One Sunday, Mothering Sunday, as it is known, when all the staff and servants of the homes leave their posts to spend time with their families, Jane and Paul meet at Paul's estate for one last time before Paul is to be married in two weeks time. Afterwards, Paul takes his time dressing for lunch with his fiancée and leaves Jane at his home, allowing her to wonder as she pleases.

Most of this book is spent after Paul leaves; there's a good chunk of Jane, just wandering the house, naked and alone, eating meat pie, reading books, etc. However, it never felt tedious or dragging, because of the writing.

Seeing as how this is such a short book, not even 200 pages, the writing itself has to carry most of the story, each word needs to portray the message accurately. Despite the fact that this is such a simple storyline, two lovers seeing each other for the last time, the writing draws you in. It had a very enchanting feeling, just very relaxed but still well-worded.

When Jane arrives home, it is clear that something is wrong. I won't say what happens, although the synopsis is pretty clear.

The story also jumped from present day 1924 to in the 1980s where we see Jane has made a career for herself as a writer; penning 19 novels, been married and widowed, and lived a fruitful life. These future tidbits were woven into the story in new paragraphs as well as being dropped in as future events like "however, she would never see him again." While I felt these were integrated well into the story and didn't cause a disruption of the flow, I found that they weren't really necessary. I liked the story just the same without wondering (and finding out) what happened to Jane when she was 80.

The writing and storyline was vaguely reminiscent of The Importance of Being Earnest, not necessarily in terms of subject matter and plot, but with the whimsical writing style and the way in which you don't necessarily know who is narrating, or what is going on on a deeper level, but you still keep reading because you are enraptured by the writing itself. The story itself is straight-forward, but the writing is more intricate, more complex. At the same time, it wasn't hard to follow, rather I found myself relaxed, and almost soothed by the storyline.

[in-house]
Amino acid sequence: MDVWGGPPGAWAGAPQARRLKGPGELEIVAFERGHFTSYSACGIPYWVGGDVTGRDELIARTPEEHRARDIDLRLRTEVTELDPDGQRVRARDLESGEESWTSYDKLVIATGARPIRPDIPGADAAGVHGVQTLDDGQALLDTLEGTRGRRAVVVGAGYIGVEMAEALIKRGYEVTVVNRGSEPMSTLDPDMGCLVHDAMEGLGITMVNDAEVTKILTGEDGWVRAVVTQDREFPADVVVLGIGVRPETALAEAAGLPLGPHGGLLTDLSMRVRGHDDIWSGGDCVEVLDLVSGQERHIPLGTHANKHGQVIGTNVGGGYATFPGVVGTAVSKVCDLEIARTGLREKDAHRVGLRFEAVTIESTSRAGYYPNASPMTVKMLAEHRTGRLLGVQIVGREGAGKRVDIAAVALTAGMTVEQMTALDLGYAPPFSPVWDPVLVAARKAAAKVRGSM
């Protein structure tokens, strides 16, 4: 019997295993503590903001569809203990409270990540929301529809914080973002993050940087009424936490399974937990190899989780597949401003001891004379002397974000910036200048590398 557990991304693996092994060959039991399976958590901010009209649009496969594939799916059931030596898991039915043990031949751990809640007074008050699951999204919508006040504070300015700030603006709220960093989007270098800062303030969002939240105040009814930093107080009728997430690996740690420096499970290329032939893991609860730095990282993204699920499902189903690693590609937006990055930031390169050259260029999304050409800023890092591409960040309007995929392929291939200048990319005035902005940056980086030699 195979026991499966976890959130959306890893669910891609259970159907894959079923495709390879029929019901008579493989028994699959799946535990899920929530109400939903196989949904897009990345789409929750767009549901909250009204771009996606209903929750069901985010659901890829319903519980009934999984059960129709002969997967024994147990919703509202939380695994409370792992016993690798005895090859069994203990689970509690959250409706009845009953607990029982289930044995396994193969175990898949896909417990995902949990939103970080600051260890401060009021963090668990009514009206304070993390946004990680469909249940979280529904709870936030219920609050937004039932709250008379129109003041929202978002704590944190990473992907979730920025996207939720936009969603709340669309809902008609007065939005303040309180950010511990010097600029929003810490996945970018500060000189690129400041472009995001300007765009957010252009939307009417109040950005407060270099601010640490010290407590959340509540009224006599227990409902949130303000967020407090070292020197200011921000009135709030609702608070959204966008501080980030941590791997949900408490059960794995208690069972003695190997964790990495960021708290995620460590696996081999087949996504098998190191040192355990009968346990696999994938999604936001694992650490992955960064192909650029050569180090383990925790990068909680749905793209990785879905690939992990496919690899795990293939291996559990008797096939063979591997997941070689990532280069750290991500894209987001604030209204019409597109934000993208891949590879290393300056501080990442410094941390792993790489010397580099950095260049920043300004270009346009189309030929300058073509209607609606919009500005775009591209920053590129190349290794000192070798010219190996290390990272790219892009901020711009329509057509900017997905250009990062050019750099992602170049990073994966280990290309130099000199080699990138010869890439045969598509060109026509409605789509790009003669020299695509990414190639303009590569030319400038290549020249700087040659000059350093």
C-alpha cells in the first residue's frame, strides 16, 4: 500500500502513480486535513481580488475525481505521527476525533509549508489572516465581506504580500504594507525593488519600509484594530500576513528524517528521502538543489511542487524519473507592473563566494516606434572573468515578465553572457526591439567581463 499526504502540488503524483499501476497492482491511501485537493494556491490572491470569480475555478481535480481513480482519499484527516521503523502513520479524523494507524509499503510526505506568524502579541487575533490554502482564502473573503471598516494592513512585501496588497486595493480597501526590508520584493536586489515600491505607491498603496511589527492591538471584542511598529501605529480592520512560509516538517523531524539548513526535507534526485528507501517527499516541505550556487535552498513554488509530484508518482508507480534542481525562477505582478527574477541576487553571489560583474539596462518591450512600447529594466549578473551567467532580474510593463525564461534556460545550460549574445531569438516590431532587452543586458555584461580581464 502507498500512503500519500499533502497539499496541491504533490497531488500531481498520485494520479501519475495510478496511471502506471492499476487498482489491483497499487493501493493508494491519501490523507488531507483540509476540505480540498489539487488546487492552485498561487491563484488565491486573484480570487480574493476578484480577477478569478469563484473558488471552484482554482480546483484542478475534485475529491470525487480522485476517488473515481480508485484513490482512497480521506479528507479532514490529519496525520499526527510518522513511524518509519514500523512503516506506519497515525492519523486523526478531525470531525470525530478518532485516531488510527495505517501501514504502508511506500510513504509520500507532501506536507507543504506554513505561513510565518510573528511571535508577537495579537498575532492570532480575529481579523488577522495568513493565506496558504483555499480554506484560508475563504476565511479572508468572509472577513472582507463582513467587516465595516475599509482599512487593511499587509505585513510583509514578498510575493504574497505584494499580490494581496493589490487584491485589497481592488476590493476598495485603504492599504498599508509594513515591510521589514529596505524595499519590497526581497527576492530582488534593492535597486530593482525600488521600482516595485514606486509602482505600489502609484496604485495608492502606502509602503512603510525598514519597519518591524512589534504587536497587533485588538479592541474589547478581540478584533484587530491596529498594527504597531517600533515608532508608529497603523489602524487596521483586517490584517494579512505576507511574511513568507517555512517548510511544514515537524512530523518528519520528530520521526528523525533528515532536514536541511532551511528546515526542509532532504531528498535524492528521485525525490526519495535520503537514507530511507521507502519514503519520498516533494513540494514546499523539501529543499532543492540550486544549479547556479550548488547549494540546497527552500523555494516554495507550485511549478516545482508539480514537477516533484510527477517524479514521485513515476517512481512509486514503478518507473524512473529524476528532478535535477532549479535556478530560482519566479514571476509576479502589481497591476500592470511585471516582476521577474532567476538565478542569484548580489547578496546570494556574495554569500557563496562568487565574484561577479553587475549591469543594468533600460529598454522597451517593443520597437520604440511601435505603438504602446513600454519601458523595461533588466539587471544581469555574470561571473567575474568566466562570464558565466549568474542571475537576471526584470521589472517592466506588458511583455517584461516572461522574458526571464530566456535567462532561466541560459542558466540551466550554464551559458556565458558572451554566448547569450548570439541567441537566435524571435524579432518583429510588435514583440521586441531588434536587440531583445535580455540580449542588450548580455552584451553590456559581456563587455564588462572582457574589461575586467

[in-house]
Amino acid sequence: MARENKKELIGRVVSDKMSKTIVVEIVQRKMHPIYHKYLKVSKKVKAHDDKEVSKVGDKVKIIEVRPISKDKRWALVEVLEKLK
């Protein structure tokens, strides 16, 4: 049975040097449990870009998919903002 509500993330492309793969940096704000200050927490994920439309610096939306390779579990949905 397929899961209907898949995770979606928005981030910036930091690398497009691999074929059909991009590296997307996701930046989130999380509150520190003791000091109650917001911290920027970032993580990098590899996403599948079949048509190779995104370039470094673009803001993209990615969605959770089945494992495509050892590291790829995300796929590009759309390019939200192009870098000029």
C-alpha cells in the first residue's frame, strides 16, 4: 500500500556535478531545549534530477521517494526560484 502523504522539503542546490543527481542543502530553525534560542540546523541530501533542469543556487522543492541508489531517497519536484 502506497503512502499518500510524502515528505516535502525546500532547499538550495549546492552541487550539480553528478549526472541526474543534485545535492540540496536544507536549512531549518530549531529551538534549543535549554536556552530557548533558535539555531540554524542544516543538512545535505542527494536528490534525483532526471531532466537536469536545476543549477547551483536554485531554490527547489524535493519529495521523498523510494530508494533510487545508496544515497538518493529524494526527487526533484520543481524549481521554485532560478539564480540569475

One review said that this book is perfect for a lazy afternoon read, and I completely agree! Its such a quick read with lyrical writing, and short enough that you won't put it down because you are 'just about' done.

I think this book also deals with some issues that are still prevalent today, that people reading this book now can relate to, woman, social standing and the intricacies of casually intimate relationships. In terms of speculating what happened to Paul, well some could say it was an accident, but others, the romantics and realists alike, they could say that he knew those roads like the back of his hand, and just couldn't bear to be without Jane. What started as, realistically, a prostitution agreement, developed into something more, I think, for both of them. While I tend to favour the pessimistic side of things, I do think that Paul just couldn't bear to be with Emma over Jane, but knew that that would never be possible. At the same time, this book also touches on woman as authors, and even the views that something as mundane as a young woman reading a "boys adventure" story was radical. Jane speaks to these concerns in her passages as an adult and a writer later on in life.

Overall, this was an enchanting, easy read that, while appears to be a basic story, has more nuances and elements than meets the eye.


Hello everyone!

I am back with another book review, today it is Nostalgia by M.G. Vassanji. Thank you to Penguin Random House for sending me a copy of this book for an honest review, as always, all opinions are my own.

This was such an odd little book. It was vaguely reminiscent of 1984 by George Orwell (which I'll admit, I only read 2/3 of) and just a good YA dystopian from the adult/scientist's perspective.